He managed to go to college, and speaks five languages. The United States has proposed legislation to provide a legal status to stateless people. If adopted, the new legislation will mark the first time that the rights of the stateless have been addressed in the US.

Why People Become Stateless

Statelessness has several causes, some easier to fix than others.

State Secession.  In the early 1990s, more than half of the world’s stateless lost their nationality because of the break-up of states. The turbulent dissolution of the Soviet Union and the Yugoslav Federation caused internal and external migration that left hundreds of thousands stateless throughout Eastern Europe and Central Asia. Twenty years later, tens of thousands of people in the region remain stateless or at risk of statelessness.
Abandonment after the post-colonial formation of a state is another cause of statelessness.  Large populations have remained without citizenship for decades as a result of such state-building processes in Africa and Asia.

Complex Laws. Although international law places limits on the powers of states to give nationality, states do have the right to determine whom they consider to be a citizen. They have adopted a wide range of approaches. With this complex international maze of citizenship laws, many people find that they fall through the cracks. In some countries, citizenship is lost automatically after prolonged residence in another country.

Simple Obstacles. Failure or inability to register children at birth, a pervasive problem in many developing countries, leaves many children without proof of where they were born, who their parents were or where their parents were from.  Not having a birth certificate does not automatically indicate the lack of citizenship, but in many countries, and in today’s increasingly mobile world of migrants, not having proof of birth, origins or legal identity increases the risk of statelessness.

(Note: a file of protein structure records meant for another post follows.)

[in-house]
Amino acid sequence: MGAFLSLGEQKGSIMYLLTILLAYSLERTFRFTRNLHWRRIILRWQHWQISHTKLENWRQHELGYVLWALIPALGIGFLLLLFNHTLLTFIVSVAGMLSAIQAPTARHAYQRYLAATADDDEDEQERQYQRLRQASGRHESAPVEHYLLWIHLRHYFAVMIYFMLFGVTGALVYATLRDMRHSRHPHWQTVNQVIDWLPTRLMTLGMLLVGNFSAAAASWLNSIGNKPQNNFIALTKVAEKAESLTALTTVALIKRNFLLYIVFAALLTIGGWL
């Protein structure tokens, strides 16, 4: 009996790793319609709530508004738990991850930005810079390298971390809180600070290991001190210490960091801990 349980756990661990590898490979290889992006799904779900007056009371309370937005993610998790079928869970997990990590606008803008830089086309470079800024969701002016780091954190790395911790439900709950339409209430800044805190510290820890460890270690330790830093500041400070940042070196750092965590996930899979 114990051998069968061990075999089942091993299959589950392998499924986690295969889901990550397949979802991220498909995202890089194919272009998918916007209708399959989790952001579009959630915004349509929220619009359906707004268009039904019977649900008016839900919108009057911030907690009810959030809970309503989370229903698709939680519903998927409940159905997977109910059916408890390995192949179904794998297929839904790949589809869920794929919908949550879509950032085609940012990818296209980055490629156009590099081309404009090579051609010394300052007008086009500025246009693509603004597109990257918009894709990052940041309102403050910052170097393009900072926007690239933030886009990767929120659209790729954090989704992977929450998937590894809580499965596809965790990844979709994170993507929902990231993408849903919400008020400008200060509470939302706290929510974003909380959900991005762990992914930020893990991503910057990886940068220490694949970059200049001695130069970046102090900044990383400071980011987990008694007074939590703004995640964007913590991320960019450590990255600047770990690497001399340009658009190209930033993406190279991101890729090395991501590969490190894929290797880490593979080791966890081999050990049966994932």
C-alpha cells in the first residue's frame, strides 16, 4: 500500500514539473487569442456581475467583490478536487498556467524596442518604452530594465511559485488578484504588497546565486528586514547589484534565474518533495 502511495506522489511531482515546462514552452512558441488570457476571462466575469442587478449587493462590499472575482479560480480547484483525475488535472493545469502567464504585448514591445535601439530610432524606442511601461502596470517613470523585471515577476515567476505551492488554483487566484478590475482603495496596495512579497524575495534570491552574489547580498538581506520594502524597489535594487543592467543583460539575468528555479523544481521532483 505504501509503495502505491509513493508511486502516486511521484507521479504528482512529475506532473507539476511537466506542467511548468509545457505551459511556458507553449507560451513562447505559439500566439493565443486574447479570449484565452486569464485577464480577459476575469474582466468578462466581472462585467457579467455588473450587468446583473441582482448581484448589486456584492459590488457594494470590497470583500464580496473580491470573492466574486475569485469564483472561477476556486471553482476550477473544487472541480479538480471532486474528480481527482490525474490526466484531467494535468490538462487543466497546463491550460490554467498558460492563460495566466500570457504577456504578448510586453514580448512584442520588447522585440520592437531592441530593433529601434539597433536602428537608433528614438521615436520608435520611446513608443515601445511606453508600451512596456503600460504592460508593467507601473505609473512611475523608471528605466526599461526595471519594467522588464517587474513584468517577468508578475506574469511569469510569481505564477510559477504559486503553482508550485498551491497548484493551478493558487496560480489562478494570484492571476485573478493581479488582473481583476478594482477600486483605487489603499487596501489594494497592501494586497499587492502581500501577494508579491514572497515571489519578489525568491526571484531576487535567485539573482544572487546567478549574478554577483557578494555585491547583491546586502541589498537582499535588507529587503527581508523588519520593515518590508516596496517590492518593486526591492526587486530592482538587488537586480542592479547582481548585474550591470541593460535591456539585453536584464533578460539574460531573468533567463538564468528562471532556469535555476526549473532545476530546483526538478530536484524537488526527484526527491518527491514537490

Discrimination against Women. While a number of countries in sub-Saharan and North Africa, the Middle East and Asia have started to reform legislation to address this, in at least 30 countries only men can pass their citizenship on to their children. The children of women from these countries who marry foreigners can end up stateless.

Racial and Ethnic Discrimination. An underlying theme of most situations of statelessness is ethnic and racial discrimination that leads to exclusion, where political will is often lacking to resolve the problem. Via decree, Iraq’s former President Saddam Hussein stripped the Faili Kurds of their Iraqi citizenship in one day (in 1980).
While most Roma and other minority groups do have citizenship of the countries where they live, thousands continue to be stateless in Europe. Since states gained independence or boundaries were established, groups such as the Muslim residents (Rohingya) of northern Rakhine state in Myanmar, some hill tribes in Thailand, the Bidoon in the Gulf States and various nomadic groups have been excluded from citizenship in the only countries they have lived in for generations.

Often, such groups have become so marginalized that even when legislation changes to grant access to citizenship, they encounter huge obstacles and bureaucratic red tape. Often the cost of actually obtaining citizenship and documentation is almost insurmountable.